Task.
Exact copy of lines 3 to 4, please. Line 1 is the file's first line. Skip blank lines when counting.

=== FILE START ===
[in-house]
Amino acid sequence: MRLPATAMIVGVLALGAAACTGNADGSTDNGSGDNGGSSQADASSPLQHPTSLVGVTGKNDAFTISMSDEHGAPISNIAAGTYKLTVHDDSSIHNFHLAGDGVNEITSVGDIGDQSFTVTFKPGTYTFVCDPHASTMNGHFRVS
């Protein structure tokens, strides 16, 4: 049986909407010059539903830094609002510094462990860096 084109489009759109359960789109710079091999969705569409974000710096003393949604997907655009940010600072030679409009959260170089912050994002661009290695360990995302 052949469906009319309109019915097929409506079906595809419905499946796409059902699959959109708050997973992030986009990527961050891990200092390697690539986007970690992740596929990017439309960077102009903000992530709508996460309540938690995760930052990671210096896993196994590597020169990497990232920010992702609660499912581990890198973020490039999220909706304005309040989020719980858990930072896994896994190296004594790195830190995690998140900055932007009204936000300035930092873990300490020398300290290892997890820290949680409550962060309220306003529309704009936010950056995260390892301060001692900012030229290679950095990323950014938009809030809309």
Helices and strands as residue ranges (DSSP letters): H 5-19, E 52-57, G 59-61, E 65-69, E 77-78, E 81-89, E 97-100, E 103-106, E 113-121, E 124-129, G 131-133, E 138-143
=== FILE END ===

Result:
């Protein structure tokens, strides 16, 4: 049986909407010059539903830094609002510094462990860096 084109489009759109359960789109710079091999969705569409974000710096003393949604997907655009940010600072030679409009959260170089912050994002661009290695360990995302 052949469906009319309109019915097929409506079906595809419905499946796409059902699959959109708050997973992030986009990527961050891990200092390697690539986007970690992740596929990017439309960077102009903000992530709508996460309540938690995760930052990671210096896993196994590597020169990497990232920010992702609660499912581990890198973020490039999220909706304005309040989020719980858990930072896994896994190296004594790195830190995690998140900055932007009204936000300035930092873990300490020398300290290892997890820290949680409550962060309220306003529309704009936010950056995260390892301060001692900012030229290679950095990323950014938009809030809309």
Helices and strands as residue ranges (DSSP letters): H 5-19, E 52-57, G 59-61, E 65-69, E 77-78, E 81-89, E 97-100, E 103-106, E 113-121, E 124-129, G 131-133, E 138-143